The Bronze Age at its height witnessed several large empires and peoples in regular contact with one another through both trade and war. The pharaohs of the New Kingdom corresponded with the kings and queens of the Hittite Empire and the rulers of the Kassites and Assyrians; it was normal for rulers to refer to one another as “brother” or “sister.” Each empire warred with its rivals at times, but it also worked with them to protect trade routes. Certain Mesopotamian languages, especially Akkadian, became international languages of diplomacy, allowing travelers and merchants to communicate wherever they went. Even the warlike and relatively unsophisticated Mycenaeans played a role on the periphery of this ongoing network of exchange.
That said, most of the states involved in this network fell into ruin between 1200 - 1100 BCE. The great empires collapsed, a collapse that it took about 100 years to recover from, with new empires arising in the aftermath. There is still no definitive explanation for why this collapse occurred, not least because the states that had been keeping records stopped doing so as their bureaucracies disintegrated. The surviving evidence seems to indicate that some combination of events - some caused by humans and some environmental - probably combined to spell the end to the Bronze Age.
Around 1050 BCE, two of the victims of the collapse, the New Kingdom of Egypt and the Hittite Empire, left clear indications in their records that drought had undermined their grain stores and their social stability. In recent years archaeologists have presented strong scientific evidence that the climate of the entire region became warmer and more arid, supporting the idea of a series of debilitating droughts. Even the greatest of the Bronze Age empires existed in a state of relative precarity, relying on regular harvests in order to not just feed their population, but sustain the governments, armies, and building projects of their states as a whole. Thus, environmental disaster could have played a key role in undermining the political stability of whole regions at the time.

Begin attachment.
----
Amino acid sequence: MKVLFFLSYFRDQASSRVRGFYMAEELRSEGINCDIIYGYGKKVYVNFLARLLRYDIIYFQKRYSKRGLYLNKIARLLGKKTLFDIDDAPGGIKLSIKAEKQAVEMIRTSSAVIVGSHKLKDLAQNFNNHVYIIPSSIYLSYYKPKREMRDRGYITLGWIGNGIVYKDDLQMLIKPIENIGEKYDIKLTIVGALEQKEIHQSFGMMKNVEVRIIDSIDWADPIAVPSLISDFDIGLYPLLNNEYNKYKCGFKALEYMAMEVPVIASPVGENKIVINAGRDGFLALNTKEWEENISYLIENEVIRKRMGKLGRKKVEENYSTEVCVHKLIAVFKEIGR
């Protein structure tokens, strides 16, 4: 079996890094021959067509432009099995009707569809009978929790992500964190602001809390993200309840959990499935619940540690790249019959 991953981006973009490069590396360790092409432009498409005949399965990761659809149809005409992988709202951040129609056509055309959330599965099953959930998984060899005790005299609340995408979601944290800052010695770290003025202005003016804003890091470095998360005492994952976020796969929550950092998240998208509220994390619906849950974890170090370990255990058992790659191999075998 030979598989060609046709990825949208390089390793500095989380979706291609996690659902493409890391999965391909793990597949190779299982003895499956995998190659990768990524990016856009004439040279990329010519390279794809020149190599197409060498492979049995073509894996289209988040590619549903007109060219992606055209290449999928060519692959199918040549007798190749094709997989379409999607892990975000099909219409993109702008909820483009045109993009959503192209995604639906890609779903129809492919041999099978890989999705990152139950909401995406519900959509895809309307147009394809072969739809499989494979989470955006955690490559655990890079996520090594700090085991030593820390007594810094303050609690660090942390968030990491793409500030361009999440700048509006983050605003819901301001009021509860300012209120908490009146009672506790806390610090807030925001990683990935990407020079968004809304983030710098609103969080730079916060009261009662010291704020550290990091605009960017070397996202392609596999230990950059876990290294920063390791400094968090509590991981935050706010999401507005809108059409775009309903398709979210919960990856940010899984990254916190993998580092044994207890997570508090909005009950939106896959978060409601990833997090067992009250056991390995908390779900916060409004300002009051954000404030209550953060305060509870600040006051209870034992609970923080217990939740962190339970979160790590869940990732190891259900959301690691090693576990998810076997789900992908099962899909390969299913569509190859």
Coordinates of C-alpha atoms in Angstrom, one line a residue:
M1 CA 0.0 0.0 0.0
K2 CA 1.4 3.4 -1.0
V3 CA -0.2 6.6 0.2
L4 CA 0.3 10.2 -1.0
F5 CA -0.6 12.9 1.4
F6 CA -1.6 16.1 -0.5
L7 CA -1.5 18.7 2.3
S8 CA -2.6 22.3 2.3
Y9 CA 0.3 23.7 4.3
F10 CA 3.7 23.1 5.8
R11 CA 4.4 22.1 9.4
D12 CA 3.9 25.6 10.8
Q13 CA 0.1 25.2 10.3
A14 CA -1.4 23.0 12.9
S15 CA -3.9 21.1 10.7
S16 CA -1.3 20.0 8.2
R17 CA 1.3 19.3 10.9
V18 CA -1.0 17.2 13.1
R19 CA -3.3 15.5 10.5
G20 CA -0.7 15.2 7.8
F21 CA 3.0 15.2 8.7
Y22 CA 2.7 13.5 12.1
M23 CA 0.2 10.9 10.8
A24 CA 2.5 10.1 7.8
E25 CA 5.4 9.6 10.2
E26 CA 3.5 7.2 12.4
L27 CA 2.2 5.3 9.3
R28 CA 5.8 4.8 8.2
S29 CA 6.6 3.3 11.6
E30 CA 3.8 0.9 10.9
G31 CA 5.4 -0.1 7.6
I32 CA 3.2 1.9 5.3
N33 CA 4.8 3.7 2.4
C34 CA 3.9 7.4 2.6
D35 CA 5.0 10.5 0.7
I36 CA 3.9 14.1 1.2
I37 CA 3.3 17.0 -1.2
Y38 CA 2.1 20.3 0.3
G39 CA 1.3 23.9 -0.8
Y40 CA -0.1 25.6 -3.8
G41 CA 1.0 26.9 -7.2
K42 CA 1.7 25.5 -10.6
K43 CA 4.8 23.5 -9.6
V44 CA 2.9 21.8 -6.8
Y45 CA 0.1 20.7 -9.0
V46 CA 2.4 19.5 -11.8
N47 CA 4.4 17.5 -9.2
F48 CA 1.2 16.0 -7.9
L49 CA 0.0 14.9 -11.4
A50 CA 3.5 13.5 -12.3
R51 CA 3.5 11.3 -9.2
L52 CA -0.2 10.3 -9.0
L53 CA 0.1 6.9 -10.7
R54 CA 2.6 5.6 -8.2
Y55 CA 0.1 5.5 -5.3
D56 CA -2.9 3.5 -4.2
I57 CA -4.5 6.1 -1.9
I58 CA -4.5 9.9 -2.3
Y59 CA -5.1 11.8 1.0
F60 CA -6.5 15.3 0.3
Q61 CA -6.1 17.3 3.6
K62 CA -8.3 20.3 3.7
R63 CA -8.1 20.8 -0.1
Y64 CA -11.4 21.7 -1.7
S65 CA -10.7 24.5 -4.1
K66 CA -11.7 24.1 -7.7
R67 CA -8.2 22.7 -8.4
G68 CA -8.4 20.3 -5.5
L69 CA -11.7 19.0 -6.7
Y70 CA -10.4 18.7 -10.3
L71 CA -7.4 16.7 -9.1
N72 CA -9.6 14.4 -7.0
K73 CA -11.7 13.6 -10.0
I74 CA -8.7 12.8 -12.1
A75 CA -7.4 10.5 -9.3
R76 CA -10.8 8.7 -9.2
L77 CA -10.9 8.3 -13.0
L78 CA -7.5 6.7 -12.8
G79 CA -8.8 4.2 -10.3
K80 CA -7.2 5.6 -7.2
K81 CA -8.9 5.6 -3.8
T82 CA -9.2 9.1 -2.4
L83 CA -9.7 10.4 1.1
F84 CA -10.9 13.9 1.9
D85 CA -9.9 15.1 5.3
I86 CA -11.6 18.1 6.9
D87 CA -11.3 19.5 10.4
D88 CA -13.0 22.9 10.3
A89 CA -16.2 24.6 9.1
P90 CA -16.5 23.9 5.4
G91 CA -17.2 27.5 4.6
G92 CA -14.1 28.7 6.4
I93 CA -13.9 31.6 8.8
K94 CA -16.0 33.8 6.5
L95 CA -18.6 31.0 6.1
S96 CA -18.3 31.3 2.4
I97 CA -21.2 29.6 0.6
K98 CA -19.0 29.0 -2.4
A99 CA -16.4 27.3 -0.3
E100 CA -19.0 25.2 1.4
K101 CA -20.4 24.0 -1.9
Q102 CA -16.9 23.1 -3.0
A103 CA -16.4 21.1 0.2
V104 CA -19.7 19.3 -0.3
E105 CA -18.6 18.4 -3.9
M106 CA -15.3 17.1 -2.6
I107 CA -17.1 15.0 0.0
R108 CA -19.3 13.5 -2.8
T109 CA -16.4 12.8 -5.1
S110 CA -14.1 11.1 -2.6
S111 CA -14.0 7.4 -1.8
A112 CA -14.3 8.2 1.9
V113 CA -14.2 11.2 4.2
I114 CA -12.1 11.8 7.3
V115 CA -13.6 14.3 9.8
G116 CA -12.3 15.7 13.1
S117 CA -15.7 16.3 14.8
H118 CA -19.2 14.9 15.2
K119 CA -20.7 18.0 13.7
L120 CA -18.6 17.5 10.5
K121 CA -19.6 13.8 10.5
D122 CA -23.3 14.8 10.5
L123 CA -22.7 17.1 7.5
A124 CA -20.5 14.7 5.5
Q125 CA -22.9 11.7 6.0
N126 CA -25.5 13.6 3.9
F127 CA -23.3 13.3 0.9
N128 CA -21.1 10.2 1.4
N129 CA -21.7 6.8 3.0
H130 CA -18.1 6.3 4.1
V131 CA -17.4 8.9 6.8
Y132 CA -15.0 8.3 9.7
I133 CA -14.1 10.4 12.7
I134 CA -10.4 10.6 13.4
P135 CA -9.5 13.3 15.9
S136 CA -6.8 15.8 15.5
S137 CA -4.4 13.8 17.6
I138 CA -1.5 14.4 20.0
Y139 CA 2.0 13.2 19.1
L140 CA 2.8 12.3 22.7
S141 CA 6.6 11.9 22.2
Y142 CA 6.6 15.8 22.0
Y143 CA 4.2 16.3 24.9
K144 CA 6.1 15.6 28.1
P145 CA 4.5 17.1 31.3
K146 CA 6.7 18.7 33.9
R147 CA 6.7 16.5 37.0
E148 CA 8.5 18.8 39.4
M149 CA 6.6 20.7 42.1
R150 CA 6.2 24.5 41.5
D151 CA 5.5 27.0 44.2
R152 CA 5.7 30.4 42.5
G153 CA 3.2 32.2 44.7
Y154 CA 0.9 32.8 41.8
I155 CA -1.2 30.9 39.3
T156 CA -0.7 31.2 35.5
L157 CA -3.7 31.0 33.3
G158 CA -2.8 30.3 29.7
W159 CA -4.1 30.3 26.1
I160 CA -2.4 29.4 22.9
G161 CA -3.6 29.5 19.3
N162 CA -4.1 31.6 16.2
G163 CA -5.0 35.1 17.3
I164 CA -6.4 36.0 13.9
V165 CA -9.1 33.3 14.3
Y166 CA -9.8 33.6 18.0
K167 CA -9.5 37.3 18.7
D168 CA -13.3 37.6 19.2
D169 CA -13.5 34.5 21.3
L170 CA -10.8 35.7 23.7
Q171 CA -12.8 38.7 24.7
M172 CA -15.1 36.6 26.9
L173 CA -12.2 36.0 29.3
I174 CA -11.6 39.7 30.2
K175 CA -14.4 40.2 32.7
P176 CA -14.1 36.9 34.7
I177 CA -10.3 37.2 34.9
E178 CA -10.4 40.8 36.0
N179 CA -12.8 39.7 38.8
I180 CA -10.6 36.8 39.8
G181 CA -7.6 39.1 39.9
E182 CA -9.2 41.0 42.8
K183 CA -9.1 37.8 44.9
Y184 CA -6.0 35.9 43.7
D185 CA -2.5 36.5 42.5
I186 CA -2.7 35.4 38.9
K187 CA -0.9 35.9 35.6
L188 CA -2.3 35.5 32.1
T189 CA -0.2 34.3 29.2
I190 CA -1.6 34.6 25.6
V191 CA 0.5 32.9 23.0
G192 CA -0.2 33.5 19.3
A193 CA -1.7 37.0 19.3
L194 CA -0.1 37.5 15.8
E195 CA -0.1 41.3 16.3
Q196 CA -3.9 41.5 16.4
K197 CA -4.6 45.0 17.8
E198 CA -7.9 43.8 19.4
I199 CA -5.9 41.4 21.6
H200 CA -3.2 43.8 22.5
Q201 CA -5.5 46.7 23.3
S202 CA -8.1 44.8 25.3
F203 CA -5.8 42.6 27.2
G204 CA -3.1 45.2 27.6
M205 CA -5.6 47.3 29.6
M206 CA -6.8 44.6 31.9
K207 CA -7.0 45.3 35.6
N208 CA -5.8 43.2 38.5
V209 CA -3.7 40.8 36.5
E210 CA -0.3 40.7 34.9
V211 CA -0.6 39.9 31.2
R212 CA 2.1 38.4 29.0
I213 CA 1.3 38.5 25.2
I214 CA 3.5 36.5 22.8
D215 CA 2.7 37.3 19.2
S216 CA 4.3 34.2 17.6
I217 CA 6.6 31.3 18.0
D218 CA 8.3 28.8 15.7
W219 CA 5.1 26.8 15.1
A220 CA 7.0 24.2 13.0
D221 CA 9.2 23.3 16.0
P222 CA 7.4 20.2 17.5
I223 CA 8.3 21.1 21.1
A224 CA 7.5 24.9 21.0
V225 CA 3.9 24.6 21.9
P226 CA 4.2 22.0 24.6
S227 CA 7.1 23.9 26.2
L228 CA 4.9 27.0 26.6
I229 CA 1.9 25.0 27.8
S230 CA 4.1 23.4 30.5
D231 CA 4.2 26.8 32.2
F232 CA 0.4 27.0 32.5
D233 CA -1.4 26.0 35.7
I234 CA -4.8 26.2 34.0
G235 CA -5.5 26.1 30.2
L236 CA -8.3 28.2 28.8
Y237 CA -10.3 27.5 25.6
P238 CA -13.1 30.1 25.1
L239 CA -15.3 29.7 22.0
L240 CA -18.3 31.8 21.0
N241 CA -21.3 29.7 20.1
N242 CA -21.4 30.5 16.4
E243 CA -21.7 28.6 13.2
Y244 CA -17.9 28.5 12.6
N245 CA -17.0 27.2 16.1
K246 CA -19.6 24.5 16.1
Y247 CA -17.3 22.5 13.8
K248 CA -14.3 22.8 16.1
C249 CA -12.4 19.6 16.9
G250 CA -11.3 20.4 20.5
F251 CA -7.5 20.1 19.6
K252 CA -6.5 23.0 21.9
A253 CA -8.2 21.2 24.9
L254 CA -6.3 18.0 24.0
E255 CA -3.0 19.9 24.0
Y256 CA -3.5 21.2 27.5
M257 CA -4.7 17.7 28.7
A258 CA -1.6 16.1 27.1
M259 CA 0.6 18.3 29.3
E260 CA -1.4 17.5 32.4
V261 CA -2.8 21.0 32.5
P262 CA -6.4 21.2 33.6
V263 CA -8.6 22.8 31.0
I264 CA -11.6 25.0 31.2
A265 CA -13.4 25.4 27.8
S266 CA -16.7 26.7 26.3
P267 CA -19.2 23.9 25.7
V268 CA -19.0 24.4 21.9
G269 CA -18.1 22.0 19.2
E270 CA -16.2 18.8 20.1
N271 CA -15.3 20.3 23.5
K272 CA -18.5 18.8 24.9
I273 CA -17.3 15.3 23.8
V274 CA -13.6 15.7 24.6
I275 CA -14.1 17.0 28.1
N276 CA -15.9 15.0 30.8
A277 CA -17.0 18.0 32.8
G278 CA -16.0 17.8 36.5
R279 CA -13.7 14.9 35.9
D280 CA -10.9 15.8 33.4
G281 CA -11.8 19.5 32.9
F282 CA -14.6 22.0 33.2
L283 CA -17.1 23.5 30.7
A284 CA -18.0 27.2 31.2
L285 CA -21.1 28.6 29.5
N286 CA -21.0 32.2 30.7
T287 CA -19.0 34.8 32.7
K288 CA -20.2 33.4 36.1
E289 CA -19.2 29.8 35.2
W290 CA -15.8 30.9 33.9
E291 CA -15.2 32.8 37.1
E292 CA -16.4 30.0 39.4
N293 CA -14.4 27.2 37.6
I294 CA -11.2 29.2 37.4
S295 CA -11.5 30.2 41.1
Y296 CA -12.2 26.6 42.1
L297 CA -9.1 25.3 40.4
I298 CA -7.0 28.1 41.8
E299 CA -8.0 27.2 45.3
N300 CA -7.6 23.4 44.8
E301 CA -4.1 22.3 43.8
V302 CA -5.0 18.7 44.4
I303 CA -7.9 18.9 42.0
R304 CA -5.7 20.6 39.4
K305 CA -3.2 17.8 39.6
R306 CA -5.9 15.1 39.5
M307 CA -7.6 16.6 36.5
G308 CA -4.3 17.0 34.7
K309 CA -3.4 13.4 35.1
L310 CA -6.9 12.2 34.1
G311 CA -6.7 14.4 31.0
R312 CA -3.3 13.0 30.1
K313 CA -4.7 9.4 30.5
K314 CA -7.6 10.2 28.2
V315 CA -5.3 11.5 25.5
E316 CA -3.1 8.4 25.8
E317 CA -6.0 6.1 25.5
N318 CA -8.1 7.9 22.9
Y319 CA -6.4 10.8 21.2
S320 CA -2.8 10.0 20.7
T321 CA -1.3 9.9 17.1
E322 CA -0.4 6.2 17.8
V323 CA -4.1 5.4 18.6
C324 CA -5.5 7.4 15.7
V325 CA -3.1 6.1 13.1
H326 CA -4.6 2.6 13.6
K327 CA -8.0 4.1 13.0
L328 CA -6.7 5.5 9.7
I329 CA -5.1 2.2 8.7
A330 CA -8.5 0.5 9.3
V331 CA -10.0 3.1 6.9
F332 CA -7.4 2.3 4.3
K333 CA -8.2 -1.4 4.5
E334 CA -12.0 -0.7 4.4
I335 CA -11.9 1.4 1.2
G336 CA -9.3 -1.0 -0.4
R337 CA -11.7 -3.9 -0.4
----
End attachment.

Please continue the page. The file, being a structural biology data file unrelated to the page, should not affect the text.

Even earlier, starting in 1207 BCE, there are indications that a series of invasions swept through the entire eastern Mediterranean region. The New Kingdom of Egypt survived the invasion of the “sea people,” some of whom historians are now certain went on to settle in Canaan (they are remembered in the Hebrew Bible as the Philistines against whom the early Hebrews struggled), but the state was badly weakened in the process. In the following decades, other groups that remain impossible to identify precisely appear to have sacked the Mycenaean palace complexes and various cities across the Near East. While Assyria in northern Mesopotamia survived the collapse, it lost its territories in the south to Elan, a warlike kingdom based in present-day southern Iran.
The identity of the foreign invaders is not clear from the scant surviving record. One distinct possibility is that the “bandits” (synonymous in many cases with “barbarians” in ancient accounts) blamed for destabilizing the region might have been a combination of foreign invaders and peasants displaced by drought and social chaos who joined the invasions out of desperation. It is thus easy to imagine a confluence of environmental disaster, foreign invasion, and peasant rebellion ultimately destroying the Bronze Age states. What is clear is that the invasions took place over the course of decades - from roughly 1180 to 1130 BCE - and that they must have played a major role in the collapse of the Bronze Age political and economic system.
For roughly 100 years, from 1200 BCE to 1100 BCE, the networks of trade and diplomacy considered above were either disrupted or destroyed completely. Egypt recovered and new dynasties of pharaohs were sometimes able to recapture some of the glory of the past Egyptian kingdoms in their building projects and the power of their armies, but in the long run Egypt proved vulnerable to foreign invasion from that point on. Mycenaean civilization collapsed utterly, leading to a Greek “dark age” that lasted some three centuries. The Hittite Empire never recovered in Anatolia, while in Mesopotamia the most noteworthy survivor of the collapse - the Assyrian state - went on to become the greatest power the region had yet seen.